Food for Our Minds & Spirits: Baloney

Sometimes it is hard to tap into our spiritual selves or find time to nurture our intellectual curiosity. Here is a section that reflects on some nourishing materials from around the web and related media channels in order to get us thinking, get us feeling, and get us reflecting on the lives we are living in this big, beautiful world. Some Adult/Mature Themes May Appear in Links and Other Attached Material

The Baloney Detection Kit

Carl Sagan became concerned with the state of our social discourse later in his career. Specifically, he was anxious about how reasoned discourse was disappearing. And people’s tendency to listen to spurious claims, conspiracies and pseudo-science became part of his focus in his public writing. He famously wrote in 1995 a chilling prediction:

“Science is more than a body of knowledge; it is a way of thinking. I have a foreboding of an America in my children’s or grandchildren’s time—when the United States is a service and information economy; when nearly all the key manufacturing industries have slipped away to other countries; when awesome technological powers are in the hands of a very few, and no one representing the public interest can even grasp the issues; when the people have lost the ability to set their own agendas or knowledgeably question those in authority; when, clutching our crystals and nervously consulting our horoscopes, our critical faculties in decline, unable to distinguish between what feels good and what’s true, we slide, almost without noticing, back into superstition and darkness.”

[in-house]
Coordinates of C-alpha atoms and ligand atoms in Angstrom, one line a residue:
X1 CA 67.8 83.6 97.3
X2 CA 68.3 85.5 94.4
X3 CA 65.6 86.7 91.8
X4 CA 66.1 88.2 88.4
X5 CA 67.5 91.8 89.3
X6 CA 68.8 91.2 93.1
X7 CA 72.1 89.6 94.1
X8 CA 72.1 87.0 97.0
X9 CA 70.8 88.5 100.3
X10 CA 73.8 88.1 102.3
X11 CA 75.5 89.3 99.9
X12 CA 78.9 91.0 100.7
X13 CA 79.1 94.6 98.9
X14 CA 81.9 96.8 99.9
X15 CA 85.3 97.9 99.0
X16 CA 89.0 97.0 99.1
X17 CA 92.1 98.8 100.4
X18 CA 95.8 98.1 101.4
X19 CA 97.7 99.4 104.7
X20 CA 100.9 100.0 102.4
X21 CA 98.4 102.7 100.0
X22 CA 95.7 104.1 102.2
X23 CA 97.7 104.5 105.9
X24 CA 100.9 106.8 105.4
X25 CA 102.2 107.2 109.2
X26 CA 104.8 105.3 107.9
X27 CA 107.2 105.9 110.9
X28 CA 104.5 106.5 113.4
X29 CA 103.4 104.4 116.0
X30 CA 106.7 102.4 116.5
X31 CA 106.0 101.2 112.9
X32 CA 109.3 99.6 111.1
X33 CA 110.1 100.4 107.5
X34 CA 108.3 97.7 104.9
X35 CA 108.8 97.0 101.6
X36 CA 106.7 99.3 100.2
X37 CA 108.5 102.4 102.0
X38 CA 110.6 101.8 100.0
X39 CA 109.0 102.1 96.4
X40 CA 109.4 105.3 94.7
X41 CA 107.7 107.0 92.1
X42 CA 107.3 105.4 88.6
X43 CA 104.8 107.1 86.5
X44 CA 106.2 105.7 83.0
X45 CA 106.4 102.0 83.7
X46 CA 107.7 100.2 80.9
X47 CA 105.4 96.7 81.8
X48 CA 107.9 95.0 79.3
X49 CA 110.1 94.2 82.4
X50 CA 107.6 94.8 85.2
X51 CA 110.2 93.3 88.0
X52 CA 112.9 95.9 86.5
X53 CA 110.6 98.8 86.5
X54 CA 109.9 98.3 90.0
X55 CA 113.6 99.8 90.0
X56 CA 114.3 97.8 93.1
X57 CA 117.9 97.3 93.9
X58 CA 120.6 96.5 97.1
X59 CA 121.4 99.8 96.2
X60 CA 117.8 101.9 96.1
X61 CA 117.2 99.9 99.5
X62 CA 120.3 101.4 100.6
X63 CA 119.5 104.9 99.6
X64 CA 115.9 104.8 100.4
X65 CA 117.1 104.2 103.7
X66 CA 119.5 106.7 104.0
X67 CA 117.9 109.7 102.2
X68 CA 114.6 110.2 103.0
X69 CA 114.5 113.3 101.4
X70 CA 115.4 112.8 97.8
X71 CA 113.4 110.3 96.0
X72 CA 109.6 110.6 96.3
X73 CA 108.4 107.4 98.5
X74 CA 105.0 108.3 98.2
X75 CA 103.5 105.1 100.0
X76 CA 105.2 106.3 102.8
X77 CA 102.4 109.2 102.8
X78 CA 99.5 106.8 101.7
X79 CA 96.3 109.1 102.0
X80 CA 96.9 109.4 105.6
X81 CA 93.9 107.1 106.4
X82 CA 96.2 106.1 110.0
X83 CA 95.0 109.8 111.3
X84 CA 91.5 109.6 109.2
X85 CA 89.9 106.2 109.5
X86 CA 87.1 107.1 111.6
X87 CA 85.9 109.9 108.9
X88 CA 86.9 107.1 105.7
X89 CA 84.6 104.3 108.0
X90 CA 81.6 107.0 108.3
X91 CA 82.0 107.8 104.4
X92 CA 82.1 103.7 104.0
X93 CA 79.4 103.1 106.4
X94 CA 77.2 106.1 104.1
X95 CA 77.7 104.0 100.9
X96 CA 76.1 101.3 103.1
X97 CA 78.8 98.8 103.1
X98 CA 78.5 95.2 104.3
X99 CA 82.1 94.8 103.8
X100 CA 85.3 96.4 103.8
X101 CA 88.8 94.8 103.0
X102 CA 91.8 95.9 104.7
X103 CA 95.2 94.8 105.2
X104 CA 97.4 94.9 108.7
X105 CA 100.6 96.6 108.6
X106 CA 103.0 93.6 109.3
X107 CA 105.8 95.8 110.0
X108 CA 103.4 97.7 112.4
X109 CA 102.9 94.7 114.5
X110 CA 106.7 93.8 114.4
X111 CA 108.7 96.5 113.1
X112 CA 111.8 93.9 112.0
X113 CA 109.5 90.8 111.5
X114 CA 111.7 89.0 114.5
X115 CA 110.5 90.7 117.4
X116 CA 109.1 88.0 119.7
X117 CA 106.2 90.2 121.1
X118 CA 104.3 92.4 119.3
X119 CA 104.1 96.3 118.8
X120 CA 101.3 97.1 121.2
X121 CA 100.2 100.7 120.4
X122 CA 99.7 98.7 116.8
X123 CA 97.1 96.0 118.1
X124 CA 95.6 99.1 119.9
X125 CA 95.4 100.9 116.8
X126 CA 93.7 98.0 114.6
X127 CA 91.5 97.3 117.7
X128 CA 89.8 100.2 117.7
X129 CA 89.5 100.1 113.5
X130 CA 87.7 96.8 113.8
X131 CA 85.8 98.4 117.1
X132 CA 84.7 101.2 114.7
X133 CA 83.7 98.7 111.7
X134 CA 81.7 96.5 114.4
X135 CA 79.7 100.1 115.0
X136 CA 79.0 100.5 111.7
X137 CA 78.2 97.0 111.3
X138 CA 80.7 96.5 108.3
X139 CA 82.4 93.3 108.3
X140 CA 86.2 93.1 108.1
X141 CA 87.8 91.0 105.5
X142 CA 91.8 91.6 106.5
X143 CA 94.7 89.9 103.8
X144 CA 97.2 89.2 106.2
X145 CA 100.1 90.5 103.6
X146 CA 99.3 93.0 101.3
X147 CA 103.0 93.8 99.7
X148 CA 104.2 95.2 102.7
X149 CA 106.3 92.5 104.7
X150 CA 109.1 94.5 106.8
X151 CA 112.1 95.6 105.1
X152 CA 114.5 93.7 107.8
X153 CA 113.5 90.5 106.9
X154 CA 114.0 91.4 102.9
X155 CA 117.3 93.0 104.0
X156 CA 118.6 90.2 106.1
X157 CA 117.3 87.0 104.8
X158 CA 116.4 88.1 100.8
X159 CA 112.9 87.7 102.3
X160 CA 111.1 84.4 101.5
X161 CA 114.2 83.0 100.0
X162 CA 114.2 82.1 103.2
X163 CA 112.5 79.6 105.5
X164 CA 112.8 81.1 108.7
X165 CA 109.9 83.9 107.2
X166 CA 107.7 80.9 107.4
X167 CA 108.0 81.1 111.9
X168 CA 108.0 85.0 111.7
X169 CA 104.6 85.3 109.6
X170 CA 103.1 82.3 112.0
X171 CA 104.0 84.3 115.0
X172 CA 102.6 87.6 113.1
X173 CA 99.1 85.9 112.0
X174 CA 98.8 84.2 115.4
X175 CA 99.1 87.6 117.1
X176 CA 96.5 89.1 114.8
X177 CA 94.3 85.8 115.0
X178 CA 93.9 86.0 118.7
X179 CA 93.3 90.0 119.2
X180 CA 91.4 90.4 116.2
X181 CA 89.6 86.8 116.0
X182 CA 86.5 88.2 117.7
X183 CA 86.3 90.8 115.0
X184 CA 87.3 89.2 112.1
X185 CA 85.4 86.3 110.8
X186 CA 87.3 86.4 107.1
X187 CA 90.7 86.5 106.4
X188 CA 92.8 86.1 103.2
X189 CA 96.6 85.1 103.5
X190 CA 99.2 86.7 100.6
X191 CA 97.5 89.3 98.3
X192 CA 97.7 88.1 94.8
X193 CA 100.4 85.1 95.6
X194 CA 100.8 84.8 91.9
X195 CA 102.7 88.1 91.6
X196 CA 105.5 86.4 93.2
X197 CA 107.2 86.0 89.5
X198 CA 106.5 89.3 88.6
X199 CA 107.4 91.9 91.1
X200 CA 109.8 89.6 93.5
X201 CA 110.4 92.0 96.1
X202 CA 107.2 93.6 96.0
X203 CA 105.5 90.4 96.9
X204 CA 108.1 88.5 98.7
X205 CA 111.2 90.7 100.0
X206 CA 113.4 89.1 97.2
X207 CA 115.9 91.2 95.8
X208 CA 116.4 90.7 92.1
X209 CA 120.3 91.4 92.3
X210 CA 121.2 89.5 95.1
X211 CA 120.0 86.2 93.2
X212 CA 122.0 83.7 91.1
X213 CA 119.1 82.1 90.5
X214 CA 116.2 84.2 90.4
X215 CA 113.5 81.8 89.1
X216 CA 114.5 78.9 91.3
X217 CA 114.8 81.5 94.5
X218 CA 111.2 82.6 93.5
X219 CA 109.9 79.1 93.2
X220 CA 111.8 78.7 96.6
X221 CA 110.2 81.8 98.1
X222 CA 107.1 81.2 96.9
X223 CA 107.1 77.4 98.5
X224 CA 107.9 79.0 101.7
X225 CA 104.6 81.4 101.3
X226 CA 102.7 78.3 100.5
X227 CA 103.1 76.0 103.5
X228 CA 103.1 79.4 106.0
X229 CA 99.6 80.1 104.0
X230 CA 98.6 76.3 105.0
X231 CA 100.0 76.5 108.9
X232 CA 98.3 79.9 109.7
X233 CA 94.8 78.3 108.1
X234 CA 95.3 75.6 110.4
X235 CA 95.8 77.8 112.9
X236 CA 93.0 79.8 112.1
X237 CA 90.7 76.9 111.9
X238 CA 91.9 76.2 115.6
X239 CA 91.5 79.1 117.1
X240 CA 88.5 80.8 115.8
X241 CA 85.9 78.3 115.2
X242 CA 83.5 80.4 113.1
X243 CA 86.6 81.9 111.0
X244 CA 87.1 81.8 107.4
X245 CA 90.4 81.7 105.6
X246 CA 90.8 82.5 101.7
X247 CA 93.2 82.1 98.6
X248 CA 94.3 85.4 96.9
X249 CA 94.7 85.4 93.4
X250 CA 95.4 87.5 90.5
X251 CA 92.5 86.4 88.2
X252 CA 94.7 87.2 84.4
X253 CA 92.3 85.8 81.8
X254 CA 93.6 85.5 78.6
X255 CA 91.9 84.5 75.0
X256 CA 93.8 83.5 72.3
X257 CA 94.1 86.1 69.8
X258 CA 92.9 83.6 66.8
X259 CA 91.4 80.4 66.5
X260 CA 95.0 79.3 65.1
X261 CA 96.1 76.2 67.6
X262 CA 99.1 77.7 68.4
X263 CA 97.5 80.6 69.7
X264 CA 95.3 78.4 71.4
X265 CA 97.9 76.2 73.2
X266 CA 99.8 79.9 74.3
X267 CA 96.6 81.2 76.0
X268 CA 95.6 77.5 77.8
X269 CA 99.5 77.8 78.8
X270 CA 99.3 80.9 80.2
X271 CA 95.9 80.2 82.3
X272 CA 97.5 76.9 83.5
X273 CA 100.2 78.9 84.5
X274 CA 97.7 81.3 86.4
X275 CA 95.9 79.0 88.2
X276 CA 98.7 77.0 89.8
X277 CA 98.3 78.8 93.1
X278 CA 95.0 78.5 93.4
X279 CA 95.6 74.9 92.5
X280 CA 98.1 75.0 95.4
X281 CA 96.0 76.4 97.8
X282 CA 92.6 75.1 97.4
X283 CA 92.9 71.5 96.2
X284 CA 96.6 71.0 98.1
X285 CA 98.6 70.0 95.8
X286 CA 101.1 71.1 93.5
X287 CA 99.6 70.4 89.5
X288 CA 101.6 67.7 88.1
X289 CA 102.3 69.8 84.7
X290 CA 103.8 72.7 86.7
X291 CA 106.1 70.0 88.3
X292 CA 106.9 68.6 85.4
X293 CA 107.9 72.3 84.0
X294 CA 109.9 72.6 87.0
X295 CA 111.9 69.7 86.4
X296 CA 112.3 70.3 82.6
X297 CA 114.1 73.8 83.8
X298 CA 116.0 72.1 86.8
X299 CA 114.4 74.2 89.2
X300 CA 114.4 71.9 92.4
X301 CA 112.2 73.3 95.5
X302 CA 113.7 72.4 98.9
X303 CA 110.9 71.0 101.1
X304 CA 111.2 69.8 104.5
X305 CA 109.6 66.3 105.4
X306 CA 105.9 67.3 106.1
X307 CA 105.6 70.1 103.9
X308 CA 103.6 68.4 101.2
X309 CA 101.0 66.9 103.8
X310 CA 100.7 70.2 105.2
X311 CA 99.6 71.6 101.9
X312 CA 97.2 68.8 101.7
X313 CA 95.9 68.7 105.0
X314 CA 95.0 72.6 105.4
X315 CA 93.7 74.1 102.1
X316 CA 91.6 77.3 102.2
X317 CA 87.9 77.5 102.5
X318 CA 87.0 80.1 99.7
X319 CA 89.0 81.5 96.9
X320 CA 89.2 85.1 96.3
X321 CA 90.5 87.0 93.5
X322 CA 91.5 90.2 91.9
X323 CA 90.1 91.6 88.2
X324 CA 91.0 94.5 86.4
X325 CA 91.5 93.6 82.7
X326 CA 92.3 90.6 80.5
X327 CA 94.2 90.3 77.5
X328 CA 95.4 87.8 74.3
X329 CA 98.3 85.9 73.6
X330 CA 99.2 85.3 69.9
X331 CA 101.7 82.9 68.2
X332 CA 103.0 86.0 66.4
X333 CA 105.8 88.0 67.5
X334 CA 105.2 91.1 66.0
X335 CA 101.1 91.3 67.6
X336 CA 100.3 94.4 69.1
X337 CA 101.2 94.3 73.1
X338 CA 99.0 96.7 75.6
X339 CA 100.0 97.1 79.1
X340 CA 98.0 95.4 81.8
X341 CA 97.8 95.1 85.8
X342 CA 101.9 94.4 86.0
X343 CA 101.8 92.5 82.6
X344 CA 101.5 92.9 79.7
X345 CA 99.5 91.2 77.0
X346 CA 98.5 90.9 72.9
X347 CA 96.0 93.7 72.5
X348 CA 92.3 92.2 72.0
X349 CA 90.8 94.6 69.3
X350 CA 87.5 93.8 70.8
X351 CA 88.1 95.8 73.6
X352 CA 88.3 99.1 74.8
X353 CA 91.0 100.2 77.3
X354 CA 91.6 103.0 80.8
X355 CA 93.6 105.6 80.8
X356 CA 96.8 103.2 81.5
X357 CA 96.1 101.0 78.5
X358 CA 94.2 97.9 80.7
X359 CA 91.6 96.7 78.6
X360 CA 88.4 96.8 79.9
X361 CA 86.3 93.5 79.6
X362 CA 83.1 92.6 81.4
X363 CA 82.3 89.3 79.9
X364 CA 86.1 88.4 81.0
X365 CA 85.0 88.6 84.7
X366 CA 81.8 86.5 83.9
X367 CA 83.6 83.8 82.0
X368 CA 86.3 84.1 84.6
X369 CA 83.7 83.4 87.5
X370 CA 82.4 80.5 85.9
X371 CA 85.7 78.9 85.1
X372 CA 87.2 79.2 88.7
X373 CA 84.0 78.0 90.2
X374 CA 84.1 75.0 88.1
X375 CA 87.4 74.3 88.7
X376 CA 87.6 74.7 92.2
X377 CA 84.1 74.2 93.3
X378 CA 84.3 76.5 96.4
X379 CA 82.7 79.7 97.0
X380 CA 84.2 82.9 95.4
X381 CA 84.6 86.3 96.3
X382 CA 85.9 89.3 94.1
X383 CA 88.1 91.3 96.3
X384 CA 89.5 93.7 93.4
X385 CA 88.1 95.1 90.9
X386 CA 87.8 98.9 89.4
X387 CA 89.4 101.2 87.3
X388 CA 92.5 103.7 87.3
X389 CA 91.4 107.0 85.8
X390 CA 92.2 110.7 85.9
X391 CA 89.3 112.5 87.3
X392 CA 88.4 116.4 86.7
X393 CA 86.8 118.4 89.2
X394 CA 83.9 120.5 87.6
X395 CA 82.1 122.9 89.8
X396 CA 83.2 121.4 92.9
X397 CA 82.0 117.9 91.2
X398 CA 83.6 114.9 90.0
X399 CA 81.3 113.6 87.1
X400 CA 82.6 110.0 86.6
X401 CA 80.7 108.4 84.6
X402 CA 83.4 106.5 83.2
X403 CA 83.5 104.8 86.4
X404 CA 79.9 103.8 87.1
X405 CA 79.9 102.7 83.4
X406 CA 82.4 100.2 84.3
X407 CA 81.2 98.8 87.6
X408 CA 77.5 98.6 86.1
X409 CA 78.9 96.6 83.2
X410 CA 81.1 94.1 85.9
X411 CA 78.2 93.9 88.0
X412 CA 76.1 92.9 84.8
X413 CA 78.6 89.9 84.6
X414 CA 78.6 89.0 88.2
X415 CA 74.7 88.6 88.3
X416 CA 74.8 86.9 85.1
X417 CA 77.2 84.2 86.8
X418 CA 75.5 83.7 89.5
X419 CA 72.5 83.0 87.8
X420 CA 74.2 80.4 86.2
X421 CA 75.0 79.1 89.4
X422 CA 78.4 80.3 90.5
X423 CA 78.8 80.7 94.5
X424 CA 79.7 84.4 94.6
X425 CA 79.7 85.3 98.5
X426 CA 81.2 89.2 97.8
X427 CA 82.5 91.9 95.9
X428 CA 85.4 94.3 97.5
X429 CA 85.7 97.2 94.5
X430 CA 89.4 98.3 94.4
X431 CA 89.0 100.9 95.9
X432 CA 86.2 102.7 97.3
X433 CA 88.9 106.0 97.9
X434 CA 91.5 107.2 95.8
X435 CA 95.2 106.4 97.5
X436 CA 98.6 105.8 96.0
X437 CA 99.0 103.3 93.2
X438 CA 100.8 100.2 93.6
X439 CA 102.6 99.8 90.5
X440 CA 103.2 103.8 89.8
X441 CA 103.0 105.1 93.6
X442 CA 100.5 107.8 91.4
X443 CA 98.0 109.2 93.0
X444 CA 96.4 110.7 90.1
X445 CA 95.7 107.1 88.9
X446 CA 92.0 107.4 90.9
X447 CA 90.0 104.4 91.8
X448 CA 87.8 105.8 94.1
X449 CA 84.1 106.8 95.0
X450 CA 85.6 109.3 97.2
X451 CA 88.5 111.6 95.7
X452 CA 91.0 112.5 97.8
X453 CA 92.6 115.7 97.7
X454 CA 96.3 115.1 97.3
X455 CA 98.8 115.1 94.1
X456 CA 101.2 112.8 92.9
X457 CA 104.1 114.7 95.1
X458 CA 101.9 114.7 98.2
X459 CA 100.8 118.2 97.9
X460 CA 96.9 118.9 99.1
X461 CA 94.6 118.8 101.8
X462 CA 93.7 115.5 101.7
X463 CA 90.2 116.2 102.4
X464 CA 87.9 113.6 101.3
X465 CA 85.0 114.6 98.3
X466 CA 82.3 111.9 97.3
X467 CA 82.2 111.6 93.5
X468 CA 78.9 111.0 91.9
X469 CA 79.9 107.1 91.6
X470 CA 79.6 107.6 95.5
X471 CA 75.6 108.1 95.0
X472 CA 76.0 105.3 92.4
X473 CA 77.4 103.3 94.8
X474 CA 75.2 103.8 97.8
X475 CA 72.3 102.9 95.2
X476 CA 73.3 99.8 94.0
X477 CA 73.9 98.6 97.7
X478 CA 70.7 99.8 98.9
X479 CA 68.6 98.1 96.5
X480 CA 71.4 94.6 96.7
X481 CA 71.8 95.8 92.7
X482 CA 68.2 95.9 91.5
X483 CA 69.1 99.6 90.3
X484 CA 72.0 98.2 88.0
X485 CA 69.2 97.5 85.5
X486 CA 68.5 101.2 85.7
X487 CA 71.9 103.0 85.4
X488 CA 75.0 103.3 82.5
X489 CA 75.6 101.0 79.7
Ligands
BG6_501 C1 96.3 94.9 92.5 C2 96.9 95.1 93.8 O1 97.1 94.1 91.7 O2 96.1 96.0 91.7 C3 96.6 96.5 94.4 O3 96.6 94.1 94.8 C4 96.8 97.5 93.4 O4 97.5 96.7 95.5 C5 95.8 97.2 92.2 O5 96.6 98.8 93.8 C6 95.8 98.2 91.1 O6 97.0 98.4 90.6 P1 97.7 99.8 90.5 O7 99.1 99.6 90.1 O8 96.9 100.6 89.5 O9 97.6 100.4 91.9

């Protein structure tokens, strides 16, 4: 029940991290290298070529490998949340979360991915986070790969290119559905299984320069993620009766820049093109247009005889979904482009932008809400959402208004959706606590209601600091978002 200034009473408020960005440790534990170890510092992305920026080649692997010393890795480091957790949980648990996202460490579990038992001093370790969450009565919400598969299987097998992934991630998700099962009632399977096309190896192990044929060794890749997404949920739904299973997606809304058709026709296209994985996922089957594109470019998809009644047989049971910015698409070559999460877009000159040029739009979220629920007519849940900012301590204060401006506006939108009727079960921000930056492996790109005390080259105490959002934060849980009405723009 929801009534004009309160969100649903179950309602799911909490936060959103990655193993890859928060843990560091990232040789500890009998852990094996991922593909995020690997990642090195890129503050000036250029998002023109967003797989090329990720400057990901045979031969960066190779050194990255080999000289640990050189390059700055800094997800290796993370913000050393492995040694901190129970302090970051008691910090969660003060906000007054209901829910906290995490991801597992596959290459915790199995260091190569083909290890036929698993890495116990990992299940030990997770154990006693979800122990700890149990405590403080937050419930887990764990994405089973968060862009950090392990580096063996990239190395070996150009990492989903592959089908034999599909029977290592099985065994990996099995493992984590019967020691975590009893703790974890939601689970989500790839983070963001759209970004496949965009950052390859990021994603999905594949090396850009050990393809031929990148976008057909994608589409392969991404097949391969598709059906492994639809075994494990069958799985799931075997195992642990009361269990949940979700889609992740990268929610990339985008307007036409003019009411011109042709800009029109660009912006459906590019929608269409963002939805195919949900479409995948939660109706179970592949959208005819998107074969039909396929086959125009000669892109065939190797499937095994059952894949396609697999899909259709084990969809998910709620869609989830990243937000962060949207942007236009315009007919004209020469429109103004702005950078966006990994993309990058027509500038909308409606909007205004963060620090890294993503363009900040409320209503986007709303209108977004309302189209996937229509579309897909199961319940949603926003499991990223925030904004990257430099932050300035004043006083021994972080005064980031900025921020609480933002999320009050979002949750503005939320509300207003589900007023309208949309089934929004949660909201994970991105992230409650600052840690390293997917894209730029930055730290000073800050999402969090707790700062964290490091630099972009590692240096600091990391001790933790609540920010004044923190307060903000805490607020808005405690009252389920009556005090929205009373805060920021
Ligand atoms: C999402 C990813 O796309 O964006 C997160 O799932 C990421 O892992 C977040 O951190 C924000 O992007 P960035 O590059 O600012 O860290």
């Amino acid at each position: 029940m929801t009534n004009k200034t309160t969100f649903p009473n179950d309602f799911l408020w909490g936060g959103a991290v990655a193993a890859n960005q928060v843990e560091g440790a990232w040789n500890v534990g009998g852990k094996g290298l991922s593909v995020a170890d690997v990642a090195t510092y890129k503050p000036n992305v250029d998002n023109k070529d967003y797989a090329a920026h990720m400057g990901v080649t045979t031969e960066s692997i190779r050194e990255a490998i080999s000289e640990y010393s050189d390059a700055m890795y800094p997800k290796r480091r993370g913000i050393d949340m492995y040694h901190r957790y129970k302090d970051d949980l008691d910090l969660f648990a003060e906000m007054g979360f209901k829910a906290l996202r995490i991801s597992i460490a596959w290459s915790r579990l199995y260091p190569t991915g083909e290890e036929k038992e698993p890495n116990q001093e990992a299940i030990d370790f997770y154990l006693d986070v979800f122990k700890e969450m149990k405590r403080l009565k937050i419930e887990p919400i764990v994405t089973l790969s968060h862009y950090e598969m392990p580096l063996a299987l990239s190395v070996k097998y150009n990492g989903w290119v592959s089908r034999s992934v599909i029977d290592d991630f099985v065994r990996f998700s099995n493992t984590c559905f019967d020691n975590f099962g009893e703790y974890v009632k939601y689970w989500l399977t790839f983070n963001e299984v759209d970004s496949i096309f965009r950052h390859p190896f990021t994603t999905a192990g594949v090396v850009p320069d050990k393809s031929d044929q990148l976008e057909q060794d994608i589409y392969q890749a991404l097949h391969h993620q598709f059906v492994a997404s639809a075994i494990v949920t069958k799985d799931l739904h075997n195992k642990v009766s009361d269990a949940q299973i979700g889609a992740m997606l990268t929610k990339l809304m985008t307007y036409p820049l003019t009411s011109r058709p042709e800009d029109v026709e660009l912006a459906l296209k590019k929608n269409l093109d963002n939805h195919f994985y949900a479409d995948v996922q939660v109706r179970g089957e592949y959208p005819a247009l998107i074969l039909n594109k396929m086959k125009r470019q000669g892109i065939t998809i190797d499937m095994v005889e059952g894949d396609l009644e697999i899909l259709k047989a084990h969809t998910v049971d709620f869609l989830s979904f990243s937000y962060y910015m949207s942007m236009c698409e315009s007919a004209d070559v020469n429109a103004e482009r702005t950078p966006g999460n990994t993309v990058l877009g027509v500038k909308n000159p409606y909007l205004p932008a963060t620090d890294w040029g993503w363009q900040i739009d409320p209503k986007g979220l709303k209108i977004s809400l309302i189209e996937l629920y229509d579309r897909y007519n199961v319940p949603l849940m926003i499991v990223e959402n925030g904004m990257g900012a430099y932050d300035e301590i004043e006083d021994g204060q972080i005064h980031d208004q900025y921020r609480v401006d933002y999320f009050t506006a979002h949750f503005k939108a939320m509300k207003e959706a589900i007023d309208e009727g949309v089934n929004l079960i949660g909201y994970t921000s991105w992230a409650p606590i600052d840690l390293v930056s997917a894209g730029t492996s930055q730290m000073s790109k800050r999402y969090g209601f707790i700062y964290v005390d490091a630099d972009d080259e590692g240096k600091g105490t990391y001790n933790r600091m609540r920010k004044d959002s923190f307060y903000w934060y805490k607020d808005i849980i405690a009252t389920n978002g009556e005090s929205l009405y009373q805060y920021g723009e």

The pursuit of knowledge through reason is one of the baselines in UU culture––something so foundational it goes even beyond our principles. This requires us to be careful and critical in all that we do. Because speaking truthfully and caring about the truth matters a great deal. Beyond his quote, Sagan wrote a mostly forgotten book about this that was remembered at BrainPickings.Org. You can read it all here. But it is a good reminder, in the midst of a pandemic, how much taking the world for what it is matters. Because without the criterion of “truth” we will forever be in the dark.

Allan T. Georgia
M.Div., M.T.S., PhD
Director of Religious Education (Lifespan Faith Development)
Unitarian Universalist Congregation of Cleveland